Meditations On Collapse  

Posted by Big Gav

Richard Heinberg has reviewed Jared Diamond's book "Collapse". He seems to be pretty disappointed with the book as a whole, but makes some interesting comments.

One hesitates to criticize too harshly a book that tries to tell the world a truth that all too many refuse to hear. And yet this isn't the book that it could have been. At this point in time, we could stand a prominent book by an important author that finally announces what so many of us know all too well: collapse has begun.

Such a message need not be fatalistic in tone, because fatalism implies absence of choice. Diamond is right: we always have some control over events, or at least our response to events. The choice we have now is not as to whether our society will collapse, but how. Ladies and gentleman, the ship is sinking. I suggest that we set aside our immediate plans and consider how best to proceed, given the facts.


I found the comment about economic limits to growth quite interesting (even if I'm not sure I entirely agree with it - limits to growth have to be dealt with, but that doesn't mean there aren't ways around them. Nor does the collapse of the US economy necessarily imply the collapse of the rest of the world's - I'm sure Bhutan, for example, probably won't notice).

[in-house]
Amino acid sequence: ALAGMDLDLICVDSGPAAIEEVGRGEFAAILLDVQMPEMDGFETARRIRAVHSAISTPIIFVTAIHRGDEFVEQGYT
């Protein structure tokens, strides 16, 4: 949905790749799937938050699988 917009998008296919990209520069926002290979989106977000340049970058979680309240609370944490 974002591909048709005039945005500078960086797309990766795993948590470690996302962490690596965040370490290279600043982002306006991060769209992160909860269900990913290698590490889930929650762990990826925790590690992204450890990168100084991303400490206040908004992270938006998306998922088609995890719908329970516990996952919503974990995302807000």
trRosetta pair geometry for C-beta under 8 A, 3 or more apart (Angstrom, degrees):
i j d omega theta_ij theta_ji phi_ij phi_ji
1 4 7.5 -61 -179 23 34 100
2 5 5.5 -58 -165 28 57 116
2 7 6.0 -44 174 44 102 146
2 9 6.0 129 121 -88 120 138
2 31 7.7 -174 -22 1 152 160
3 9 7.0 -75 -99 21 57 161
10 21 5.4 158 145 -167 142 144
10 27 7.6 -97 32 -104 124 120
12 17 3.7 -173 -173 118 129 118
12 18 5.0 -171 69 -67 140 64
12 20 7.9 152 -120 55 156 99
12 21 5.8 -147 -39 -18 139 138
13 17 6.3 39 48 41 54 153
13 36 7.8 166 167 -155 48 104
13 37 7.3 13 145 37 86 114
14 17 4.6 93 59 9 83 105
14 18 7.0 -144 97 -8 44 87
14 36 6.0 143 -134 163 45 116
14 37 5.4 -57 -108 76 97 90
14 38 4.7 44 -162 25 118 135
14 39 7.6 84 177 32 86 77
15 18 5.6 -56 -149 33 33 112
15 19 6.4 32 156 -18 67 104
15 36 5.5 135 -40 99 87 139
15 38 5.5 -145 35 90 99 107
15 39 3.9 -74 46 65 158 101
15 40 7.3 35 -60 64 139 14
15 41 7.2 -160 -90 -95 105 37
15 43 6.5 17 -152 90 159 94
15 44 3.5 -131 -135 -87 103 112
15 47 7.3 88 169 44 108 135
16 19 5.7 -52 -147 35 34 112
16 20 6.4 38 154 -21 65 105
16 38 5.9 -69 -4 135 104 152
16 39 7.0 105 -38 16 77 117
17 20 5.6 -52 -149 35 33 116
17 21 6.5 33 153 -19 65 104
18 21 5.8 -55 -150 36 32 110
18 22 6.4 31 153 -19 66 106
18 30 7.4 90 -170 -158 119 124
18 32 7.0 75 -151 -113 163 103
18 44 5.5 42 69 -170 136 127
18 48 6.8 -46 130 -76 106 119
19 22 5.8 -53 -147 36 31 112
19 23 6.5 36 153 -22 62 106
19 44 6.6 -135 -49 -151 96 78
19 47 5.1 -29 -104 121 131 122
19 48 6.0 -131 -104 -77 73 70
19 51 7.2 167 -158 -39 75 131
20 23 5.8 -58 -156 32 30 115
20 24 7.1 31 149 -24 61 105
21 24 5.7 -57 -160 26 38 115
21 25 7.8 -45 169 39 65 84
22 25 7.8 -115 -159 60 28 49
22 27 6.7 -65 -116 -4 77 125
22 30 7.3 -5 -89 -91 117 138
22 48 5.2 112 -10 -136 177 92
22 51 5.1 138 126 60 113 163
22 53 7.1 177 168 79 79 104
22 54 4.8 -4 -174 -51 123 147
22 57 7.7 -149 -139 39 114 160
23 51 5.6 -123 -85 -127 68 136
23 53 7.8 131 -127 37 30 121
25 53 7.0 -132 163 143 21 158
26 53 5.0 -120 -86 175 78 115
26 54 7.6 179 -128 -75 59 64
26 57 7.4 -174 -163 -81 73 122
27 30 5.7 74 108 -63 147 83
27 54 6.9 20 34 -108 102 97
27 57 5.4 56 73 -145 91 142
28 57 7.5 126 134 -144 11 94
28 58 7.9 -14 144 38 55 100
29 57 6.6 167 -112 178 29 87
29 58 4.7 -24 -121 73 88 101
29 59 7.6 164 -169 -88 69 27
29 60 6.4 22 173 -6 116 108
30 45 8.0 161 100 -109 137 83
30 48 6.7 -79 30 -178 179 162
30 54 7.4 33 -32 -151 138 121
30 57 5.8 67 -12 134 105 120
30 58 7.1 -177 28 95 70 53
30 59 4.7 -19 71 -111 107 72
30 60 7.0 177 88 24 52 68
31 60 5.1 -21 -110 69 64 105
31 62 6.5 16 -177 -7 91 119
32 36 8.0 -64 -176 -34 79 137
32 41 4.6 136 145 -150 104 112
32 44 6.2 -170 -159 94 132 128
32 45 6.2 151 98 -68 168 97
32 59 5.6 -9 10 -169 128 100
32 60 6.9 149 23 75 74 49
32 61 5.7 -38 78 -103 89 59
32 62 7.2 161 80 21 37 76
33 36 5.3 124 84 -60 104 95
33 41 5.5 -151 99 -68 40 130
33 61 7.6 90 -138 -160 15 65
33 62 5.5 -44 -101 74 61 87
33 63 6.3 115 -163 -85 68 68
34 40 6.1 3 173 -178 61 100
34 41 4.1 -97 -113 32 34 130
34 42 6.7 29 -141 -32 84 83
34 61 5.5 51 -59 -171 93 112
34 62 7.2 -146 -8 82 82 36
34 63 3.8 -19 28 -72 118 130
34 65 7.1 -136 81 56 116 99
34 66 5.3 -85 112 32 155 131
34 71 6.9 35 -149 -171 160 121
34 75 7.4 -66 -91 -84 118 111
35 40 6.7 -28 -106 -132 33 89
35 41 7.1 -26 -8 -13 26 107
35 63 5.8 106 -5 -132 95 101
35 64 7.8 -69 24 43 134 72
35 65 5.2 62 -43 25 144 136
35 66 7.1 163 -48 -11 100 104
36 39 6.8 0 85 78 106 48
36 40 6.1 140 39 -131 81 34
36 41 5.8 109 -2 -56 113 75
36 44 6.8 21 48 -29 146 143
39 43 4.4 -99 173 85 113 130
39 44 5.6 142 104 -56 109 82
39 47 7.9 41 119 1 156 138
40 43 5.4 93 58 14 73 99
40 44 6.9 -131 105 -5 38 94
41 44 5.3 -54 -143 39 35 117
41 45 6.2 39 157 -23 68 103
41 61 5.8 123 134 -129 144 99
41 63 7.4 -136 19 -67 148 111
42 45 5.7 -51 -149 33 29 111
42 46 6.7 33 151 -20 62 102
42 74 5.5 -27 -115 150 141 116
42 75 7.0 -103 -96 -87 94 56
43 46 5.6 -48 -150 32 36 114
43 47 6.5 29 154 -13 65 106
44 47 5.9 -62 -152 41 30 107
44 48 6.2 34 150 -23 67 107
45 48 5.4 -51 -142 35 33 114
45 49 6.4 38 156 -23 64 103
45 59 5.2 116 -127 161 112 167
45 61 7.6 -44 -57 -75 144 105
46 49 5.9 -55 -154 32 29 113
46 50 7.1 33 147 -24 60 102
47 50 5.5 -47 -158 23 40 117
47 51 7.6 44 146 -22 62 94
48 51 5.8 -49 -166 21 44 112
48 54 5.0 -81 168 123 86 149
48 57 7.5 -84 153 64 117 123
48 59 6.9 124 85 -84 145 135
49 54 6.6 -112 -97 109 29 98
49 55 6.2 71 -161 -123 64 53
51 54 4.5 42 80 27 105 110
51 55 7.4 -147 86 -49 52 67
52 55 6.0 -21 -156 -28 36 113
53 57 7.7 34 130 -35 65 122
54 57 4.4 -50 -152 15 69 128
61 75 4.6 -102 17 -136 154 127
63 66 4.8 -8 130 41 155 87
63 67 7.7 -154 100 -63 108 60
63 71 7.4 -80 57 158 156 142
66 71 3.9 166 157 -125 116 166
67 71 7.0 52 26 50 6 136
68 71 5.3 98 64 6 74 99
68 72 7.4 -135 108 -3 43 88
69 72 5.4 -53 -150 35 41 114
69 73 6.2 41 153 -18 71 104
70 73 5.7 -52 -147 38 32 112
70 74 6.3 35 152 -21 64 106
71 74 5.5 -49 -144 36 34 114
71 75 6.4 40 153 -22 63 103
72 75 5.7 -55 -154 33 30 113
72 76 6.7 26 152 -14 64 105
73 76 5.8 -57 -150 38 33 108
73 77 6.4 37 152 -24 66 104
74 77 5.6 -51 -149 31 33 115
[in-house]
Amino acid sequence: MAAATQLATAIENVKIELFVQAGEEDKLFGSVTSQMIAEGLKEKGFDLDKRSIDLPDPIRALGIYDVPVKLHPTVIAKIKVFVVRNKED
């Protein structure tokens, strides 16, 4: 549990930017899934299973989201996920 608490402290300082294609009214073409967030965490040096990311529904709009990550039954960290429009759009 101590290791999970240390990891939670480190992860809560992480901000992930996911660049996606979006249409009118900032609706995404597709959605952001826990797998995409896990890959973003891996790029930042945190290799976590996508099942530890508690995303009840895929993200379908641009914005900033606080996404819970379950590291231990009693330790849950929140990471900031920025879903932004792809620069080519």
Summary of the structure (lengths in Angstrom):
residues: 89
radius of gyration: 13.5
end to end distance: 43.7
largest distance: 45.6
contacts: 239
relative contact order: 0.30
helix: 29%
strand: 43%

At the same time, the global economic system and the world's monetary system are becoming increasingly dysfunctional for other reasons. Currently, the US dollar functions as the global reserve currency, and the dollar (like most other currencies) is loaned into existence at interest. This means that continual economic growth is structurally required in order to stave off a currency crash. Yet infinite growth within a closed system (e.g., the Earth) is impossible. So how long can growth continue? There are strong signs that the American economy, and hence that of the entire world, is headed soon toward a "correction" of unprecedented proportions. US debt (in the forms of consumer debt, government debt, and trade deficits) is at truly frightening levels and the American mortgage and real estate bubbles appear ready to burst at any moment. If one looks deeper, there are still other reasons to conclude that the global economy has nearly reached fundamental and non-negotiable restrictions on expansion. In his book The Limits of Business Development and Economic Growth (Palgrave Macmillan, 2005), business strategist Mats Larsson makes the point that most of technology and business development in the past has had as its goal the reduction of time and cost in manufacturing. But nothing can be done at less than no time or at less than no cost. He cites the example of the printing and distribution of books and other written media: with these, Gutenberg famously reduced time and cost. Now, the Internet enables the electronic reproduction and distribution of books, films, and music at almost no cost and in almost no time. Similarly, labor cost in China is probably now at close to the absolute theoretical minimum. Larsson's conclusion is that economic growth is perilously close to its ultimate bounds, even when resource constraints are not factored into the calculation.

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